Metformin directly binds the alarmin HMGB1 and inhibits its proinflammatory activity
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Metformin is the first-line drug in the treatment of type 2 diabetes. In addition to its hypoglycemic effect, metformin has an anti-inflammatory function, but the precise mechanism promoting this activity remains unclear. High mobility group box 1 (HMGB1) is an alarmin that is released from necrotic cells and induces inflammatory responses by its cytokine-like activity and is, therefore, a target of anti-inflammatory therapies. Here we identified HMGB1 as a novel metformin-binding protein by affinity purification using a biotinylated metformin analogue. Metformin directly bound to the C-terminal acidic tail of HMGB1. Both in vitro and in vivo, metformin inhibited inflammatory responses induced by full-length HMGB1 but not by HMGB1 lacking the acidic tail. In an acetaminophen-induced acute liver injury model in which HMGB1 released from injured cells exacerbates the initial injury, metformin effectively reduced liver injury and had no additional inhibitory effects when the extracellular HMGB1 was blocked by anti-HMGB1-neutralizing antibody. In summary, we report for the first time that metformin suppresses inflammation by inhibiting the extracellular activity of HMGB1. Because HMGB1 plays a major role in inflammation, our results suggest possible new ways to manage HMGB1-induced inflammation.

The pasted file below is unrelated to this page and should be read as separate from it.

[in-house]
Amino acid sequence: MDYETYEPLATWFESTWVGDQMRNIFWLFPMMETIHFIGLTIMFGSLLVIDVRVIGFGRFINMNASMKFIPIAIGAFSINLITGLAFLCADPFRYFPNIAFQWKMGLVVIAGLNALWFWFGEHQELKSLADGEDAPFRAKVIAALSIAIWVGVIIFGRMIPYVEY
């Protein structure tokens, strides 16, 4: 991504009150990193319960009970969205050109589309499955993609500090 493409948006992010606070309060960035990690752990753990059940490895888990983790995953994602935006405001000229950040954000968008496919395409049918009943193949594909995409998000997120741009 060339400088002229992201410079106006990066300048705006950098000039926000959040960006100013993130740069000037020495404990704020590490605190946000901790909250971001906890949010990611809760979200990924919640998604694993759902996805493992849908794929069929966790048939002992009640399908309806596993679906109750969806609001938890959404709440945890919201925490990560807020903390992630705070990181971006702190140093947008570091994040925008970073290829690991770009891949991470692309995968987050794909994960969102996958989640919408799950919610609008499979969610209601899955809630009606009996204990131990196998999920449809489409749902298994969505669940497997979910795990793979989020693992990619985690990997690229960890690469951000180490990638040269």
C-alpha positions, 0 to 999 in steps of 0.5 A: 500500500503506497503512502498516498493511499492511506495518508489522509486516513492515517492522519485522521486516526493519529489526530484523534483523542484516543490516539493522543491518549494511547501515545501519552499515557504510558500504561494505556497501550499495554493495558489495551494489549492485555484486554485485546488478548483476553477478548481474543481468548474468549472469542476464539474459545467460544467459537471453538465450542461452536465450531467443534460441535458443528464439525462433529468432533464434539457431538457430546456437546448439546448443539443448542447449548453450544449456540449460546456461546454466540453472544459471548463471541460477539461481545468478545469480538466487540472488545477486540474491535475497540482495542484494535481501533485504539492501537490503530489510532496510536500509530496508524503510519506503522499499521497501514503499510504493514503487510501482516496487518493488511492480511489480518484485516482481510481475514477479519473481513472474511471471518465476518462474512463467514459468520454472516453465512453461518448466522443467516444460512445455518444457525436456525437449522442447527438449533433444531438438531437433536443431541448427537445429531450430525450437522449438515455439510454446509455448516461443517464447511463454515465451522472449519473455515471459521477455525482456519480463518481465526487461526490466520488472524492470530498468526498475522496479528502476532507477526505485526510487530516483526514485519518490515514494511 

- Journal of Biological Chemistry
Journal of Biological Chemistry 292(20), 8436-8446, 2017-05
American Society for Biochemistry and Molecular Biology